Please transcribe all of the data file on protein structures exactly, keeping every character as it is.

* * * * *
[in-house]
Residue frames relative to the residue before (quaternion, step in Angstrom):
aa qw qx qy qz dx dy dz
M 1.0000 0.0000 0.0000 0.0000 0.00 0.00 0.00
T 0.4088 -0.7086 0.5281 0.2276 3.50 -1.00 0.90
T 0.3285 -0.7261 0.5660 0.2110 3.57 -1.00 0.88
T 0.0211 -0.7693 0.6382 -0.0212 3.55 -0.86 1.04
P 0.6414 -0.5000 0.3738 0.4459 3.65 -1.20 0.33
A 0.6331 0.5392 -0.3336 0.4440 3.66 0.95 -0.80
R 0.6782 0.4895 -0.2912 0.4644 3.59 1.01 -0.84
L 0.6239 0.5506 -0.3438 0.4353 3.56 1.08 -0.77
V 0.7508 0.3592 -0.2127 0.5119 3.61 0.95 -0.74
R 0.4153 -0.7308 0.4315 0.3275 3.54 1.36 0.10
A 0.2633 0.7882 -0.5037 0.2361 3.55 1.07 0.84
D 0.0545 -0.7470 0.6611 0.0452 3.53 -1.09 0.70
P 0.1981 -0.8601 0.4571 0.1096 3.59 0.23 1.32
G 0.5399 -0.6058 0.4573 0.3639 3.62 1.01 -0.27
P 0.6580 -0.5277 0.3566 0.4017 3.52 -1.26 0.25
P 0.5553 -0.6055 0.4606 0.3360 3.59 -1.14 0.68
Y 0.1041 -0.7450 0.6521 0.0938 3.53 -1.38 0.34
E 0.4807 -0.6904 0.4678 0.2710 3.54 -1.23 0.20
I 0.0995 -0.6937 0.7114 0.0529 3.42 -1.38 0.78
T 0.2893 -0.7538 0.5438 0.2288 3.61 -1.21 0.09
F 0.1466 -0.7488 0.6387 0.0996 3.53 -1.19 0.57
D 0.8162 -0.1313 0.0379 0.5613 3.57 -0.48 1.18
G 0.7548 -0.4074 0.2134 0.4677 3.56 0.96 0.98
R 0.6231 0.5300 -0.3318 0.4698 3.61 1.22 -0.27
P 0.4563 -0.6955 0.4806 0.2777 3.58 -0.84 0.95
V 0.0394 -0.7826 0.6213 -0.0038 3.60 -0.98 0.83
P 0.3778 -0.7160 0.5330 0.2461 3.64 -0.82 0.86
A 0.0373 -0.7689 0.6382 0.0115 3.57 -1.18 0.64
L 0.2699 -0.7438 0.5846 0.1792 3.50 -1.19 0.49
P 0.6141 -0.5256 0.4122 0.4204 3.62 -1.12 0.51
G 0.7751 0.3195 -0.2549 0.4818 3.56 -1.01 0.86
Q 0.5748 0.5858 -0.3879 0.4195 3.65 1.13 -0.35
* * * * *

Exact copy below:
[in-house]
Residue frames relative to the residue before (quaternion, step in Angstrom):
aa qw qx qy qz dx dy dz
M 1.0000 0.0000 0.0000 0.0000 0.00 0.00 0.00
T 0.4088 -0.7086 0.5281 0.2276 3.50 -1.00 0.90
T 0.3285 -0.7261 0.5660 0.2110 3.57 -1.00 0.88
T 0.0211 -0.7693 0.6382 -0.0212 3.55 -0.86 1.04
P 0.6414 -0.5000 0.3738 0.4459 3.65 -1.20 0.33
A 0.6331 0.5392 -0.3336 0.4440 3.66 0.95 -0.80
R 0.6782 0.4895 -0.2912 0.4644 3.59 1.01 -0.84
L 0.6239 0.5506 -0.3438 0.4353 3.56 1.08 -0.77
V 0.7508 0.3592 -0.2127 0.5119 3.61 0.95 -0.74
R 0.4153 -0.7308 0.4315 0.3275 3.54 1.36 0.10
A 0.2633 0.7882 -0.5037 0.2361 3.55 1.07 0.84
D 0.0545 -0.7470 0.6611 0.0452 3.53 -1.09 0.70
P 0.1981 -0.8601 0.4571 0.1096 3.59 0.23 1.32
G 0.5399 -0.6058 0.4573 0.3639 3.62 1.01 -0.27
P 0.6580 -0.5277 0.3566 0.4017 3.52 -1.26 0.25
P 0.5553 -0.6055 0.4606 0.3360 3.59 -1.14 0.68
Y 0.1041 -0.7450 0.6521 0.0938 3.53 -1.38 0.34
E 0.4807 -0.6904 0.4678 0.2710 3.54 -1.23 0.20
I 0.0995 -0.6937 0.7114 0.0529 3.42 -1.38 0.78
T 0.2893 -0.7538 0.5438 0.2288 3.61 -1.21 0.09
F 0.1466 -0.7488 0.6387 0.0996 3.53 -1.19 0.57
D 0.8162 -0.1313 0.0379 0.5613 3.57 -0.48 1.18
G 0.7548 -0.4074 0.2134 0.4677 3.56 0.96 0.98
R 0.6231 0.5300 -0.3318 0.4698 3.61 1.22 -0.27
P 0.4563 -0.6955 0.4806 0.2777 3.58 -0.84 0.95
V 0.0394 -0.7826 0.6213 -0.0038 3.60 -0.98 0.83
P 0.3778 -0.7160 0.5330 0.2461 3.64 -0.82 0.86
A 0.0373 -0.7689 0.6382 0.0115 3.57 -1.18 0.64
L 0.2699 -0.7438 0.5846 0.1792 3.50 -1.19 0.49
P 0.6141 -0.5256 0.4122 0.4204 3.62 -1.12 0.51
G 0.7751 0.3195 -0.2549 0.4818 3.56 -1.01 0.86
Q 0.5748 0.5858 -0.3879 0.4195 3.65 1.13 -0.35